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Good News in West Melbourne
Russell Degnan

The Melbourne Times (p5) reports that the 1930s art-deco building at 420 Spencer St. (corner Dudley St.) won't be turned into a 26-storey tower. Not yet anyway.

The area just north of the CBD is primarily 4-storey buildings at the moment, but that is expected to change. According to the VCAT decision:

"43. The conflicting views about the future of the CBD Fringe appear to have had their genesis in the exhibited Amendment C 20 in which the Melbourne City Council's proposal to impose a 28 metre or 8 storey height limit over the area was rejected by the C 20 Panel which recommended that there ought be no height limit. The Minister has subsequently approved DDO 33 for the CBD Fringe and this DDO contains no height limits. The Minister has also approved, almost simultaneous with the approval of the DDO, this application for a 26 storey building on the review site."

VCAT has it both ways stating that, "We reiterate our earlier observations that a building of the scale proposed is not untenable within the CBD Fringe, however we have not been persuaded that a building of that scale is appropriately located on this site and in this location.".

The proposal was also rejected for heritage reasons. As a C graded building a developer only has to maintain the facade - which, having seen it is all I think is worth retaining - but can demolish it if it "is justified for the development of the land". In this case it was decided that that was not the case.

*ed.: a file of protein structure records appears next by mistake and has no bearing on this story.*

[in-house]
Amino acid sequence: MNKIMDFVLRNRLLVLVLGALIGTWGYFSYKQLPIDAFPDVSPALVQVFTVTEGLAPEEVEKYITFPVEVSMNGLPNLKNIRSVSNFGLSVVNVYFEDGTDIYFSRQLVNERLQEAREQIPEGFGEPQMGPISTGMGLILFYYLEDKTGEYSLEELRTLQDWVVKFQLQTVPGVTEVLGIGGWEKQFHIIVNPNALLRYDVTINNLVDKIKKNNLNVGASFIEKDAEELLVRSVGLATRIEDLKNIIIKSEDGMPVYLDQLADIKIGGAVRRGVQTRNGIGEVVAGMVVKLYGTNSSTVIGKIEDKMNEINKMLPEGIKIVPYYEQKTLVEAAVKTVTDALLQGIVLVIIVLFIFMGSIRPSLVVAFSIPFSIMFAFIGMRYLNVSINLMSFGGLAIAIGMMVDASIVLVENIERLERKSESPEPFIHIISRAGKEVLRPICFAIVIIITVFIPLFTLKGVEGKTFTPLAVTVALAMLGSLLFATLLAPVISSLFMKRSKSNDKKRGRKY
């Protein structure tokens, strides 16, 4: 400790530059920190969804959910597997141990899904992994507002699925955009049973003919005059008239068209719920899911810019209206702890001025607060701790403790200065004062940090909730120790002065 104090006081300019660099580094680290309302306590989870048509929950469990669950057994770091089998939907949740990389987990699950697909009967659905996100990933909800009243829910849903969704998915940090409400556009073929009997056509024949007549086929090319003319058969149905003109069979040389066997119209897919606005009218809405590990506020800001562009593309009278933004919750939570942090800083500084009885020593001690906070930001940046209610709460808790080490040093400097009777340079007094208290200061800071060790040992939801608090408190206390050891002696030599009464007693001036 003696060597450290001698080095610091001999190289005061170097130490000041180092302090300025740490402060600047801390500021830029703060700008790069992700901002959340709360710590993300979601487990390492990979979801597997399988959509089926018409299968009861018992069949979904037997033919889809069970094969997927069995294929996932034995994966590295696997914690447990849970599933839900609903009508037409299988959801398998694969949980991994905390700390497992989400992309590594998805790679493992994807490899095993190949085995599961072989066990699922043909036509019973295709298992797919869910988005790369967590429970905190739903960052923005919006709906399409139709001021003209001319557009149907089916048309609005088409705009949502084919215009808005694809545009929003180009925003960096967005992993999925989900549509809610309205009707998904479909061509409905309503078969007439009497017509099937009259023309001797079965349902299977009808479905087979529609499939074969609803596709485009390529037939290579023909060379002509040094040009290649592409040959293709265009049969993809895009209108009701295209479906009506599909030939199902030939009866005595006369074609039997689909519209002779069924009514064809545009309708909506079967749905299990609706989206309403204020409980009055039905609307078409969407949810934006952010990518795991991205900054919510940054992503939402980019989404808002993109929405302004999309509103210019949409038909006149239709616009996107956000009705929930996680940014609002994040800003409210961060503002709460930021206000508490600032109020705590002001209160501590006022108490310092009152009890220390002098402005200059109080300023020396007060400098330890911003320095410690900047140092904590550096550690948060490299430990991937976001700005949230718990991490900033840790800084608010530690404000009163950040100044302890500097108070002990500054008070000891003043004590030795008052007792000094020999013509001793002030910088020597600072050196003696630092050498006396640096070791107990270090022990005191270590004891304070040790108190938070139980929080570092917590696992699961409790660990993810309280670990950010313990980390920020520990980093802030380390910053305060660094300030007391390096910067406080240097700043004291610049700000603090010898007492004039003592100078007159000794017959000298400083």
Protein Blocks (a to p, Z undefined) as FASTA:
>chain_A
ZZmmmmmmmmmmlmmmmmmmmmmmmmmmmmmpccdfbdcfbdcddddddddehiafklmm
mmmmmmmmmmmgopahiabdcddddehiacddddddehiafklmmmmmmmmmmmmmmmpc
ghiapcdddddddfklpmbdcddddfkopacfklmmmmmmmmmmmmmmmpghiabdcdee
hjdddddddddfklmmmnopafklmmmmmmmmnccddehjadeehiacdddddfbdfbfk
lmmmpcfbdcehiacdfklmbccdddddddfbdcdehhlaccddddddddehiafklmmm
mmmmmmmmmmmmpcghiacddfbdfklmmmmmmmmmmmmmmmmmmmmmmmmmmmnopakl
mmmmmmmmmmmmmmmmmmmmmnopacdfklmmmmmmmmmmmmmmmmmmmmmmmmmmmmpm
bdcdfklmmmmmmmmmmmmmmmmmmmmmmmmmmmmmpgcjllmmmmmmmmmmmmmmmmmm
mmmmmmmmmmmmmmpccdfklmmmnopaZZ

It seems to me that it is an ordinary architect who can't create a modern, interesting apartment building that maintains the facade as it is. Particularly in this case, as the building is on a corner and there is an additional street-scape that could be used for car-parking, shops etc. It also strikes me as odd that an architect - who you'd think would appreciate buildings - would even want to destroy a heritage building. Hopefully this rejection will force the developers to put some thought into their proposals instead of trying to bend the rules to their will.

Planning 1st August, 2003 23:41:08   [#] 

Comments

That is one
I have some misgivings about preserving some buildings. I don't care when it was built or what historical significance it had - if it's so ugly that it makes your eyes water - it's time to let go and demolish the bugger.

I've found that most of the buildings built during the 60's and 70's are absolutely gross. We should pull them all down now before they get put on heritage lists.

I'm usually quite an advocate of protecting our architectural and cultural heritage. But lets face it - during the 1960's and 70's, the architects must have been eating too many hash cookies.
Aaron Hewett  19th August, 2003 20:40:43  


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